Mayor Barry seeks $26M from reserves for new Metro projects

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Nashville Mayor Megan Barry (Photo: File / The Tennessean)

Mayor Megan Barry wants the Metro Council to approve $26 million from reserves to pay for a wide range of projects, including fleet maintenance, new books for libraries, body-worn cameras for police officers and recording equipment for Metro Council committee rooms.

Barry on Monday filed a council resolution to tap the city’s 4 percent reserve fund for the projects. The list also included $1 million for repairs at Nashville General Hospital and another $1 million for maintenance at the Knowles Assisted Living Facility and the Nashville Community Care & Rehabilitation Center at Bordeaux.

Metro puts aside 4 percent of all dollars collected in the Metro general fund each year to create a reserve fund that goes to Metro equipment or building repairs.

Barry’s list of projects also includes funding for playground equipment at Red Caboose Park in Bellevue, replacement vehicles for police and fire, and maintenance and equipment for fire halls and firefighters.

“These investments will go a long way towards promoting public health and safety while improving the overall quality of life for residents in Nashville,” Barry said in a statement. “Our Metro employees are working very hard to serve the residents of Nashville and keep up with the rapid growth of our city, and we need to ensure they have the equipment and facilities necessary to do their jobs well.”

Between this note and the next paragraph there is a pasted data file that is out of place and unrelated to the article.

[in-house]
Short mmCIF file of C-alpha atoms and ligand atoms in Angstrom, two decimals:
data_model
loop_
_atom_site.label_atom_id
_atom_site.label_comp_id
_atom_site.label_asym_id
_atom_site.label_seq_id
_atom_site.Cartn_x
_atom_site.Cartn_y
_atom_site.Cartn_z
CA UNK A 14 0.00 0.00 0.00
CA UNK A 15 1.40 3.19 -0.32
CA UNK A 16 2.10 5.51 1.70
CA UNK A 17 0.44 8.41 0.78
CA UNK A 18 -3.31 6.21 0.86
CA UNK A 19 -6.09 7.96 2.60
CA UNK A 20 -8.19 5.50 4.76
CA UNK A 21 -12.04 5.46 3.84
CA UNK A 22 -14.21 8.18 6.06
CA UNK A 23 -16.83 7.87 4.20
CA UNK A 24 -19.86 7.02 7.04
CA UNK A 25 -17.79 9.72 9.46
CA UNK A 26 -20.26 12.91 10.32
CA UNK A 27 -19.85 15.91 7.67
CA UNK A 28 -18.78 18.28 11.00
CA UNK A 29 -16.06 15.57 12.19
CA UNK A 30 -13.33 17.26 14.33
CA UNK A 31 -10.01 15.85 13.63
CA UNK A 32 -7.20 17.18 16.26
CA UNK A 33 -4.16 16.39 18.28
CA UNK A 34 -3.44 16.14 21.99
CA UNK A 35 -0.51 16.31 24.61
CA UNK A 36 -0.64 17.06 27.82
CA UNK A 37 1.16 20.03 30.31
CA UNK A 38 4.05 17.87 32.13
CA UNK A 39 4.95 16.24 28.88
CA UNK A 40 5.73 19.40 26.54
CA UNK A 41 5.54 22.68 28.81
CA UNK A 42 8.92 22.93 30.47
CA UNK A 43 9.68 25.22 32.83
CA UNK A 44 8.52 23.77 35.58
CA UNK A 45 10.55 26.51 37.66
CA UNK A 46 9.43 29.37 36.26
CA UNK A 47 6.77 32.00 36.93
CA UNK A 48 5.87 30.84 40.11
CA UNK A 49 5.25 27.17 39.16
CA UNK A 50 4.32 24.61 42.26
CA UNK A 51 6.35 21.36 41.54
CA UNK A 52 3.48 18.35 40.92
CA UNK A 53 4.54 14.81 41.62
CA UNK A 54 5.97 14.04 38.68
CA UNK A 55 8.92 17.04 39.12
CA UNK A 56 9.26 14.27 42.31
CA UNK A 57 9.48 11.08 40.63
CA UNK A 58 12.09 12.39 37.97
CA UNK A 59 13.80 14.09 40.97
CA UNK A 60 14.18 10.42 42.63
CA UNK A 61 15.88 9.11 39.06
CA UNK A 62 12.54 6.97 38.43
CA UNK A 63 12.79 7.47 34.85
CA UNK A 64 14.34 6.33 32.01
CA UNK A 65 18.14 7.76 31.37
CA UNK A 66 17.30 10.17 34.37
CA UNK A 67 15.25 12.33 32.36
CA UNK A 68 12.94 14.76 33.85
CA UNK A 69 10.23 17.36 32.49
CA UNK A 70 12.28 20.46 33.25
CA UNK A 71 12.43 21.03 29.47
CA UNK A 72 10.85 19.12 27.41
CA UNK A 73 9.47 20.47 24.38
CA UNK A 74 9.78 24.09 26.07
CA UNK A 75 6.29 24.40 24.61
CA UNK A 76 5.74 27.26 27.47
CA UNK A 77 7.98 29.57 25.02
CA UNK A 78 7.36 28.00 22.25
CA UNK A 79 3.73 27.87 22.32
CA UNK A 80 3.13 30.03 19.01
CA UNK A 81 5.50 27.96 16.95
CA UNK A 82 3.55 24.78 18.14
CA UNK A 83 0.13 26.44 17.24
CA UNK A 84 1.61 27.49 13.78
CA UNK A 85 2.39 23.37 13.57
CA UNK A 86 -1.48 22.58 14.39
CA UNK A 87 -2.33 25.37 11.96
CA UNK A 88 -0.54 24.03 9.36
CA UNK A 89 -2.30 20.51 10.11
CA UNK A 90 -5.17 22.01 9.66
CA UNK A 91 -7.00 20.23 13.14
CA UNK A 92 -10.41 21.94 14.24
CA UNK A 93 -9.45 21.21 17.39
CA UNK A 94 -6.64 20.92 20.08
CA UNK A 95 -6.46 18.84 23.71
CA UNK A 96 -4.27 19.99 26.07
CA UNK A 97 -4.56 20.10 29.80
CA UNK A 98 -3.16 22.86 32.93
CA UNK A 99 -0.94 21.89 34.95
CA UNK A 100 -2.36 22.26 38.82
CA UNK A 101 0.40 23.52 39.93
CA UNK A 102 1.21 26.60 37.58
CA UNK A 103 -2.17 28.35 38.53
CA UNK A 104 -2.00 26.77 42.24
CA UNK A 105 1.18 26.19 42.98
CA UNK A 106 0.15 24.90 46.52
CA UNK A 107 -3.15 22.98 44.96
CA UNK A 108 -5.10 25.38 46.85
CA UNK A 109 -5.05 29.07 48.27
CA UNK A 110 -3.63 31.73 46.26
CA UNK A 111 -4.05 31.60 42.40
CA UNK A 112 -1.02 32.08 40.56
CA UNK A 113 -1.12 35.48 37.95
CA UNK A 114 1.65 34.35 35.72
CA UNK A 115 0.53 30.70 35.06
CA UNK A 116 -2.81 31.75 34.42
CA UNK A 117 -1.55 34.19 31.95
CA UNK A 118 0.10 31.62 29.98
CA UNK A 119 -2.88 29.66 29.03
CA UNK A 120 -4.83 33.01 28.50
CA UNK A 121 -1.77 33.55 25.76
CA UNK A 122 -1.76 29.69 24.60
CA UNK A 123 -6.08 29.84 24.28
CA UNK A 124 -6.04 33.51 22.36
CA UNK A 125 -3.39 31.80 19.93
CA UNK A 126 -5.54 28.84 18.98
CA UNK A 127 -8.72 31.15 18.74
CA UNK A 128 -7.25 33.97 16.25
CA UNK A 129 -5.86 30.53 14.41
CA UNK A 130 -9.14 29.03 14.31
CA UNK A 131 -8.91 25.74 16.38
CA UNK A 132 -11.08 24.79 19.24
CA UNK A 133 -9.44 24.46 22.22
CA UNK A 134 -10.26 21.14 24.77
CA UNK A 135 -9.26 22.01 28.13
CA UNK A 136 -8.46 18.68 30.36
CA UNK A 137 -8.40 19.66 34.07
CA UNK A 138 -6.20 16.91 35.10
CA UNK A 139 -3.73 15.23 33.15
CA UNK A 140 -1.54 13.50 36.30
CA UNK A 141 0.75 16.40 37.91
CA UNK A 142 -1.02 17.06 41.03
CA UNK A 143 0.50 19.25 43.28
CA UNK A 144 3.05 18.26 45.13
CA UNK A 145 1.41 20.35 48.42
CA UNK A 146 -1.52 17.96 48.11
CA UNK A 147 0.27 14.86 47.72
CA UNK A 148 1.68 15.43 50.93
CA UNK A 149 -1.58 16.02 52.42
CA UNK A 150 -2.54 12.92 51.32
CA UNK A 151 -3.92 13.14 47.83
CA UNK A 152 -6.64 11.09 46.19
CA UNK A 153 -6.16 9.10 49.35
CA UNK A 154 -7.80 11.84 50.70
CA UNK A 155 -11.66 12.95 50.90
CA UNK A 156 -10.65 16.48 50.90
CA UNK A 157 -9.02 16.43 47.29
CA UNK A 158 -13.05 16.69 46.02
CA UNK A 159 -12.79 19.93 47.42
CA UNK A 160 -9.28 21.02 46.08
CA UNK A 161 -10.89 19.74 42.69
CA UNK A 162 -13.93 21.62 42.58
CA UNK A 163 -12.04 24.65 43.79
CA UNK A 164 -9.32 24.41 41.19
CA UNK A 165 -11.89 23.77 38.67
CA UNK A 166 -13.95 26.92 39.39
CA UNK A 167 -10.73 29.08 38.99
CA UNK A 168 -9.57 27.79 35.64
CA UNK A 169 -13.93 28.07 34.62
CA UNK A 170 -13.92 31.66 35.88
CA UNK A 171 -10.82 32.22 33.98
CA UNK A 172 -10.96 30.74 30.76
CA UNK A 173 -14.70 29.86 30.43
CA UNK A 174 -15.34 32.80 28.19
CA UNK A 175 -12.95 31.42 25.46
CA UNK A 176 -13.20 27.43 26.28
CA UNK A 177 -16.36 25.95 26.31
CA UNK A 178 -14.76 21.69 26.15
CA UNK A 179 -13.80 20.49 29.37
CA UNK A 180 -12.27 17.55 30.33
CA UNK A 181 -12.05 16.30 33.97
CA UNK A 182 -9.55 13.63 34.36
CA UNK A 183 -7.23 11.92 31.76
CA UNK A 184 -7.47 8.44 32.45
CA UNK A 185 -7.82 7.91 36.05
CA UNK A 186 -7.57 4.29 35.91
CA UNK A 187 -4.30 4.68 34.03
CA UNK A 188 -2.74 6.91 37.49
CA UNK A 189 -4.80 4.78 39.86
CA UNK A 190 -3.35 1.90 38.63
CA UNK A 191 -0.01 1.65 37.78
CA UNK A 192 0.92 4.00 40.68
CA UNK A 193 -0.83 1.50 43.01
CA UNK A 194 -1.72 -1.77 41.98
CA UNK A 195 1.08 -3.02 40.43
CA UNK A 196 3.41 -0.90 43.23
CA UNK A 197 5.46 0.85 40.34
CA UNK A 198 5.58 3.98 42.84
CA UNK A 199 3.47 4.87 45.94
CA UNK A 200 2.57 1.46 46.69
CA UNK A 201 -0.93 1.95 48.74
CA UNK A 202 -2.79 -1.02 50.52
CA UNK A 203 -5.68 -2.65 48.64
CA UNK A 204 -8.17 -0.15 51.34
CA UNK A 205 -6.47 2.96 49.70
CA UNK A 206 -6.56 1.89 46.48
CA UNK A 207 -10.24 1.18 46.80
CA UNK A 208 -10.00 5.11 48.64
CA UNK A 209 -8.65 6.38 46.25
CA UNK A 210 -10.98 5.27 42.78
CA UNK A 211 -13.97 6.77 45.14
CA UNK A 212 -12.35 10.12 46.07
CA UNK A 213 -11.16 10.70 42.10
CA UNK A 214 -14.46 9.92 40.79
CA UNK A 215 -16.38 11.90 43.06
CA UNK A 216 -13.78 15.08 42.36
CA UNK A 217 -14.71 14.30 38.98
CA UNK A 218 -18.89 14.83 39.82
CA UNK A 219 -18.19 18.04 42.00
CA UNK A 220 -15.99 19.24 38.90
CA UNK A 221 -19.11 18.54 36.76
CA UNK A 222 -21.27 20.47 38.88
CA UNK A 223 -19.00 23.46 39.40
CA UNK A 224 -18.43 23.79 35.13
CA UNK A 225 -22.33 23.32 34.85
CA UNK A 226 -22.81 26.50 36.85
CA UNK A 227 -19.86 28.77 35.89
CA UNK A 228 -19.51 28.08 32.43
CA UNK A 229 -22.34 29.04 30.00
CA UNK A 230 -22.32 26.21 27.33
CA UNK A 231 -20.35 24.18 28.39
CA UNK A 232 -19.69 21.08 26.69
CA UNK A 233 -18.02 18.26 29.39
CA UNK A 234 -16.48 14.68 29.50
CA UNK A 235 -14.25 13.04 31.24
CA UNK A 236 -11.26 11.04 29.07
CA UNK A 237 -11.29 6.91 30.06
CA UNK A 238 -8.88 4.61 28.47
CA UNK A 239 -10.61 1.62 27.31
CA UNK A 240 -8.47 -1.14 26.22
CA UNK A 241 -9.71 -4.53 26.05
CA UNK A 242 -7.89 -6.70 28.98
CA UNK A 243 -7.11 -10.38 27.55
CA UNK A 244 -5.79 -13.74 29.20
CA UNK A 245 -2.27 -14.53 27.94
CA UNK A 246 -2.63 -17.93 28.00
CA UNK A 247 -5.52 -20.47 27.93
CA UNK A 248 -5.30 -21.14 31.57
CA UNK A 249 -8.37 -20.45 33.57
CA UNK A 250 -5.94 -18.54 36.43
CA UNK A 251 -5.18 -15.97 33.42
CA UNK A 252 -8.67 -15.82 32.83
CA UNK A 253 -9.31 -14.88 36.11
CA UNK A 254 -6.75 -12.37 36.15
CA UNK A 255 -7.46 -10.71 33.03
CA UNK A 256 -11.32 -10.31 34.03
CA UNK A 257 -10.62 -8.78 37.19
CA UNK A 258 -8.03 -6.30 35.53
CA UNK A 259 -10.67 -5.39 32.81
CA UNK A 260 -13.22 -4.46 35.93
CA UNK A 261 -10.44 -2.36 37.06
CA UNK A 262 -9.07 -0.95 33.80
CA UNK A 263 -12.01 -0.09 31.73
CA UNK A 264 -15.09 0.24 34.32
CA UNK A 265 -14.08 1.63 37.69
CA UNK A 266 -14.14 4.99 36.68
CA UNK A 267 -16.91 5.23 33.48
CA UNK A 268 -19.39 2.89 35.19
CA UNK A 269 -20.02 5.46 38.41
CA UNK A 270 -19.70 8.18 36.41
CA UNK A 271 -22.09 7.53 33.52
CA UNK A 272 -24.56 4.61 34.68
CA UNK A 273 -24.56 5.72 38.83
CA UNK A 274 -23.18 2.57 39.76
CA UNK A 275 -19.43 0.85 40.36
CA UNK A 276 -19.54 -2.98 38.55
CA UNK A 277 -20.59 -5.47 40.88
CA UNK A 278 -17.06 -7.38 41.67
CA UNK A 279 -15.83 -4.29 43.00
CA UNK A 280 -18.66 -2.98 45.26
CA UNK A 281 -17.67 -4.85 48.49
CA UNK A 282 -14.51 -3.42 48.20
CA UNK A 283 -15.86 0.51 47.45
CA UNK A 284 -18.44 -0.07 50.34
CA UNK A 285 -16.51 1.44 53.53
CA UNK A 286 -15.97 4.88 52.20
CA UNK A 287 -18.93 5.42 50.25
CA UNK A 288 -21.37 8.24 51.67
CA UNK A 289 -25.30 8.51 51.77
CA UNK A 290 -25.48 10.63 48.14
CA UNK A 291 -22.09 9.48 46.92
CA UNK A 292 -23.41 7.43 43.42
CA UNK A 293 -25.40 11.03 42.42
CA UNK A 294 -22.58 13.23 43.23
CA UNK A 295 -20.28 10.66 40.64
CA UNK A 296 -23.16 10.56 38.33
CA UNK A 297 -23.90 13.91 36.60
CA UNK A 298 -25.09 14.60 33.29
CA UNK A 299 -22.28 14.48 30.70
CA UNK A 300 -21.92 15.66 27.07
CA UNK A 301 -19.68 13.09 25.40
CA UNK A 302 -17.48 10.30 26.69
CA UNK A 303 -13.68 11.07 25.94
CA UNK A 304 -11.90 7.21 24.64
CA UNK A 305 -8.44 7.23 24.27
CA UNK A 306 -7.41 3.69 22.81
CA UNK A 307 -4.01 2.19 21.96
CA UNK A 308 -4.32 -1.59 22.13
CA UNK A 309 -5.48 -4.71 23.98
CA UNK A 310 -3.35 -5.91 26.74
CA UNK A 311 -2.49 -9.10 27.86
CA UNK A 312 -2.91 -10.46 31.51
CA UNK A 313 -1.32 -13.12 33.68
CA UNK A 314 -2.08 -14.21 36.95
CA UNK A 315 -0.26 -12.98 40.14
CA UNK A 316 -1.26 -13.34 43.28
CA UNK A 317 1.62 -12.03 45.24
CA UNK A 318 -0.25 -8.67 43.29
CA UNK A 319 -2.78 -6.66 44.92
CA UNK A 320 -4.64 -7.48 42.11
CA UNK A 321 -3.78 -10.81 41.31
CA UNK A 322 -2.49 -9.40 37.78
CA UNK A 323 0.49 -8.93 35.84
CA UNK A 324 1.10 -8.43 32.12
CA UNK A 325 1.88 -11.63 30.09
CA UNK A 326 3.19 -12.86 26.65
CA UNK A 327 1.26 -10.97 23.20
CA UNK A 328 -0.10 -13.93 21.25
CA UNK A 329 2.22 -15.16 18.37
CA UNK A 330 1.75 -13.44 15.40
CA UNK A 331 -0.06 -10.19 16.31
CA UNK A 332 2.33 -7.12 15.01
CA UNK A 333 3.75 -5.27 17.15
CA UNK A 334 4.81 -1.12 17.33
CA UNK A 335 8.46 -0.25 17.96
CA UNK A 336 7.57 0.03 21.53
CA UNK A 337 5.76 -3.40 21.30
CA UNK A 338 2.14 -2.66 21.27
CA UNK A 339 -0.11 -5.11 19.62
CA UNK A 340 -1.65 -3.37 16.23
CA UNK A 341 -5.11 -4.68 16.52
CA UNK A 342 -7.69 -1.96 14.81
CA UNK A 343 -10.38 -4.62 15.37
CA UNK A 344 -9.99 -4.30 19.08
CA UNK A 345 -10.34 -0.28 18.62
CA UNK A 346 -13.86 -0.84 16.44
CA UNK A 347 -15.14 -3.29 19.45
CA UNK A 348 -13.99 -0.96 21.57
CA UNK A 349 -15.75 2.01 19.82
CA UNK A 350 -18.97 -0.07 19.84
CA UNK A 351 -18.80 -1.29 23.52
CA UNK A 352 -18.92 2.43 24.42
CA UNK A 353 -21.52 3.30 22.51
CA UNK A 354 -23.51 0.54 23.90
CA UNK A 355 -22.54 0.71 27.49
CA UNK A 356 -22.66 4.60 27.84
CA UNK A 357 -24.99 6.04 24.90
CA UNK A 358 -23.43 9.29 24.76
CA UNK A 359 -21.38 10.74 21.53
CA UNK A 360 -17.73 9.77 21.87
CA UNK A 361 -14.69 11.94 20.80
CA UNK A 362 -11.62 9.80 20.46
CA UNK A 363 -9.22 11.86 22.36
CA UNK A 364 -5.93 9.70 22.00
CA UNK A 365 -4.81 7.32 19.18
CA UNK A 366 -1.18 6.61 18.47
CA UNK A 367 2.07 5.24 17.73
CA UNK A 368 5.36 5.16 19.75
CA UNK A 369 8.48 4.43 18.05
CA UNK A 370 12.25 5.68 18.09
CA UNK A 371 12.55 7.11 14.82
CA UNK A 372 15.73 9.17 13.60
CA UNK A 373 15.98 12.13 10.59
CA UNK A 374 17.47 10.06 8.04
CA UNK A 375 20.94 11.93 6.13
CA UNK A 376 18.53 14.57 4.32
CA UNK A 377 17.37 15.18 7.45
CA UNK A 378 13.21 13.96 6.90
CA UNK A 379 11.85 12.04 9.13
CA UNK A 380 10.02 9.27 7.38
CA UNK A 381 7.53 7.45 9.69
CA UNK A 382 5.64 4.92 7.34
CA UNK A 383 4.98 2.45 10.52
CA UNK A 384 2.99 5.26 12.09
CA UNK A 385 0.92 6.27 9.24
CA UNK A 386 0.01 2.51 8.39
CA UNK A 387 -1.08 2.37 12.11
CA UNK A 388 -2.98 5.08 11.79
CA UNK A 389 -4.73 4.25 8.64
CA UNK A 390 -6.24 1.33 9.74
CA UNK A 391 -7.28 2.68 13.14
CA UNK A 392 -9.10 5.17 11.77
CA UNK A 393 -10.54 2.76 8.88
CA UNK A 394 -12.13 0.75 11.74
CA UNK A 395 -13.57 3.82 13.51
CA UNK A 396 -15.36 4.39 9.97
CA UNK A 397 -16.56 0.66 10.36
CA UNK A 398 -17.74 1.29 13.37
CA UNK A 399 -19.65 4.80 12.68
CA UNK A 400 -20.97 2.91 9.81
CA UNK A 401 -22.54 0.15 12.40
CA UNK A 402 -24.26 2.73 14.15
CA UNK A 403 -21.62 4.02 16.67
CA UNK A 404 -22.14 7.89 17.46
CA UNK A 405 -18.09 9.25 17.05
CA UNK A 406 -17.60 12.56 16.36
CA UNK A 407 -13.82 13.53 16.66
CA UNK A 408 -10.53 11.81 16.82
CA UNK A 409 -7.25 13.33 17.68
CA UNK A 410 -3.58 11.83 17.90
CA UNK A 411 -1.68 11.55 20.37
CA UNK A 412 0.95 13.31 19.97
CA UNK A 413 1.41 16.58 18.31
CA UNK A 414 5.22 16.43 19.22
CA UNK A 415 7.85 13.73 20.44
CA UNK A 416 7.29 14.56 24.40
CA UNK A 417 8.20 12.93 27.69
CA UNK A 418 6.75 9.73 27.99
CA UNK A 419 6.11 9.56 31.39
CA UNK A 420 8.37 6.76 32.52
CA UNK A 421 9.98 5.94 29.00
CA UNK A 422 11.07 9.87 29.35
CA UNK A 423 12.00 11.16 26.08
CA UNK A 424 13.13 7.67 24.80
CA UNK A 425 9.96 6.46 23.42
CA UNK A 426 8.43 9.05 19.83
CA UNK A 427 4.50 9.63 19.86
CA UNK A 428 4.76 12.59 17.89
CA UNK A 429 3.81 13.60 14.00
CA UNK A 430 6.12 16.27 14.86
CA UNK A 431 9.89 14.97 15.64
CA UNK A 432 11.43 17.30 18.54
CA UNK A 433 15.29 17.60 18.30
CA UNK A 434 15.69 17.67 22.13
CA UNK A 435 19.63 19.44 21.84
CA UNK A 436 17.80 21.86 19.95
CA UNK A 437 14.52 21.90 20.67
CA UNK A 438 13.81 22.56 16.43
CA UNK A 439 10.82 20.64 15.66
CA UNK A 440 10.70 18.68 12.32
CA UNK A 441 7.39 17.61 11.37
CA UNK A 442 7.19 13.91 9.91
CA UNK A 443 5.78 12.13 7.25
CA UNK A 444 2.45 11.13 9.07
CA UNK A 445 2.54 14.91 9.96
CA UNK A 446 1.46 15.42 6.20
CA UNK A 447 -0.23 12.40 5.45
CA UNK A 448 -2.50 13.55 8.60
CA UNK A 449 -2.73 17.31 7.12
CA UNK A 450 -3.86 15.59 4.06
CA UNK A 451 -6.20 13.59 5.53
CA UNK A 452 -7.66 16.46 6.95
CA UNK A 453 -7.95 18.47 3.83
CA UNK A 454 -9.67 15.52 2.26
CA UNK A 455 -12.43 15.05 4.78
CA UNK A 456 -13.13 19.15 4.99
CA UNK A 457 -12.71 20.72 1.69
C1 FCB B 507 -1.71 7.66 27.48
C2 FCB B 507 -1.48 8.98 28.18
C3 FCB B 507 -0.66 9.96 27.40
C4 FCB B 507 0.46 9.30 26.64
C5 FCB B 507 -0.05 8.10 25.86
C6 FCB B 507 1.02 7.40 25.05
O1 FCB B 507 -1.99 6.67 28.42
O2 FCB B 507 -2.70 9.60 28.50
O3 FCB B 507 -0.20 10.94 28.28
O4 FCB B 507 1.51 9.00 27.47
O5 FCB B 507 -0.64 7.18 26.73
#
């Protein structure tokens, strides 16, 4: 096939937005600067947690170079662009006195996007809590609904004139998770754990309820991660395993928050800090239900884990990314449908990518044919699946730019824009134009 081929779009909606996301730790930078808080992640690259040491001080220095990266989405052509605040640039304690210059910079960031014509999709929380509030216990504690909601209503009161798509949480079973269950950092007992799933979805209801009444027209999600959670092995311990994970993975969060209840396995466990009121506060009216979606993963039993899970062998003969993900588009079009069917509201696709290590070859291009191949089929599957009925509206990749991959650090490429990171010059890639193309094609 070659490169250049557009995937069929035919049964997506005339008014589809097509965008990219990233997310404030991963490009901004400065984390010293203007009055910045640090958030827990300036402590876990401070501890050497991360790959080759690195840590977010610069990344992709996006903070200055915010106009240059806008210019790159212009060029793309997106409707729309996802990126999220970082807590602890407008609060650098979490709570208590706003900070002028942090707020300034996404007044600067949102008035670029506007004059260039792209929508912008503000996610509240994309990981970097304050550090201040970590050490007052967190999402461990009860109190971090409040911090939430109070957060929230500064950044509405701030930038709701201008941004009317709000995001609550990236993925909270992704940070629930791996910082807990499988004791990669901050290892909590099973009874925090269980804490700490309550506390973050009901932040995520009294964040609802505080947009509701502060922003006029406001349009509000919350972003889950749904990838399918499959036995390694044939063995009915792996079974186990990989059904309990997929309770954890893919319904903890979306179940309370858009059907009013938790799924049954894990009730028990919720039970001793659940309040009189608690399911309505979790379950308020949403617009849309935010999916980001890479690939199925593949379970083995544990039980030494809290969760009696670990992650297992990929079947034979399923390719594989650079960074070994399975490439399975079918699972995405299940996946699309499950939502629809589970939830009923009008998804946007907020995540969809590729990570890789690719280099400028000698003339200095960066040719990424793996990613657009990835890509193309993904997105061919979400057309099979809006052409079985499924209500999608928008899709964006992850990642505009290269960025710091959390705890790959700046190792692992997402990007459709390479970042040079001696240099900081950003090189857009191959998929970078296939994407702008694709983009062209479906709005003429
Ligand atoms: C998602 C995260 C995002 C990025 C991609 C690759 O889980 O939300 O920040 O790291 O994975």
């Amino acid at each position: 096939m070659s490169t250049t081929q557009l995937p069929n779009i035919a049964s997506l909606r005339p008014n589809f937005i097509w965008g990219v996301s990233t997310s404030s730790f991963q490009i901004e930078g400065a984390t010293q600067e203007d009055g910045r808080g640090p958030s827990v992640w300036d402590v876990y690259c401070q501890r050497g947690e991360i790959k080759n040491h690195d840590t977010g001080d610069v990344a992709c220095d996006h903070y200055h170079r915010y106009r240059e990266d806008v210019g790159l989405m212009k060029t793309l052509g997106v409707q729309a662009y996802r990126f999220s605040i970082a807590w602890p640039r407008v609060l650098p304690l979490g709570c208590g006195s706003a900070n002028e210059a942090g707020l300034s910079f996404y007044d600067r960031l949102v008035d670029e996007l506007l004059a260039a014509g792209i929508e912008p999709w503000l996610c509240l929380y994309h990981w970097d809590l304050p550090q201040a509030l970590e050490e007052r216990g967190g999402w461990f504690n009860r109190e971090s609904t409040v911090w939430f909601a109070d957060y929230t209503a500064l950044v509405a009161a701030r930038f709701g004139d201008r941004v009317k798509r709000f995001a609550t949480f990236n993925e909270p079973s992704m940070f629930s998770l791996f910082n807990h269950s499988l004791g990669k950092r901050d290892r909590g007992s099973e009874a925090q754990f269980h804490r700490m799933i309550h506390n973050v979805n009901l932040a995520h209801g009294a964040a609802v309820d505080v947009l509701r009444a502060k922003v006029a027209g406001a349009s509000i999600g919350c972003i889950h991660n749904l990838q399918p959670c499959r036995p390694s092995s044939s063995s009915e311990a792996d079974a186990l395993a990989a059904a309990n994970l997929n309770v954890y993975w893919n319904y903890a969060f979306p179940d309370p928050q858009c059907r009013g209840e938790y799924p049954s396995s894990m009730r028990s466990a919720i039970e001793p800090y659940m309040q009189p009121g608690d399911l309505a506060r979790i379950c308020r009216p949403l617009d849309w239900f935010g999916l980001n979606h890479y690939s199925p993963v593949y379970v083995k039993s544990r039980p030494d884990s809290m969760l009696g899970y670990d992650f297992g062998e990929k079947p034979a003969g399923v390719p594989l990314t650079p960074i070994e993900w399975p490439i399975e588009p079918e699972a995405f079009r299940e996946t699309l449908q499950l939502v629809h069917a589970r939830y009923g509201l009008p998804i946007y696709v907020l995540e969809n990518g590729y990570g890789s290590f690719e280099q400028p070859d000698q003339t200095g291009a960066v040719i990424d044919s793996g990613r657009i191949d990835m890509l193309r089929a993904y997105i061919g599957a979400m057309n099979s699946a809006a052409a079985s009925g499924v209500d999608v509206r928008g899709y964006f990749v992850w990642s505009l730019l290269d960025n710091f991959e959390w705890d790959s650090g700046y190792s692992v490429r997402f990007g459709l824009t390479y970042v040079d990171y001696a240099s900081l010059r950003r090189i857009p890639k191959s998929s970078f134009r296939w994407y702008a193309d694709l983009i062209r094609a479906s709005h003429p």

The new $26 million for replacement equipment and upgrades would be in addition to a $288 million capital spending plan that Barry won approval for last month.

Barry’s capital spending plan and budget included a combined $23 million for body-worn and dashboard cameras for police officers. Barry wants to take an additional $4 million from the 4 percent reserve fund to pay for vehicle, laptop and printer upgrades that are needed for the cameras.

The largest expenditures in Barry’s new $26 million funding proposal are:

  • $11.3 million for the Department of General Services for Metro fleet replacement, new vehicle for beer board and codes inspectors, Knowles/Bordeaux deferred maintenance, equipment and repairs.
  • $4.5 million for Information Technology Services, including 800MHz radios and tower obstruction lighting, end-of-life replacements for telephones, network, server equipment and portable radios for police.
  • $4 million for the Metro Nashville Police Department for the first phase of vehicle, laptop and printer upgrades needed to support body-worn cameras.
  • $1.75 million for the Parks and Recreation Department for maintenance, new camera equipment and playground equipment at the Red Caboose Park.
  • $1 million for Nashville General Hospital for renovations, repairs and equipment.
  • $1 million for Nashville Public Library for books, periodicals and library materials.
  • $1 million for Metro Public Works for miscellaneous equipment.
  • $500,000 for the Metro Development and Housing Agency to go toward the Frist Center for the Visual Arts, which is owned by Metro.
  • $295,000 for the Department of Finance for new performance-based budgeting and Metro-wide upgrades to credit card machines.
  • $190,500 for the Metro Historical Commission to purchase and replace historical markers and computers for new staff.
  • $190,000 for the General Sessions Court for a digital recording system for all courtrooms.
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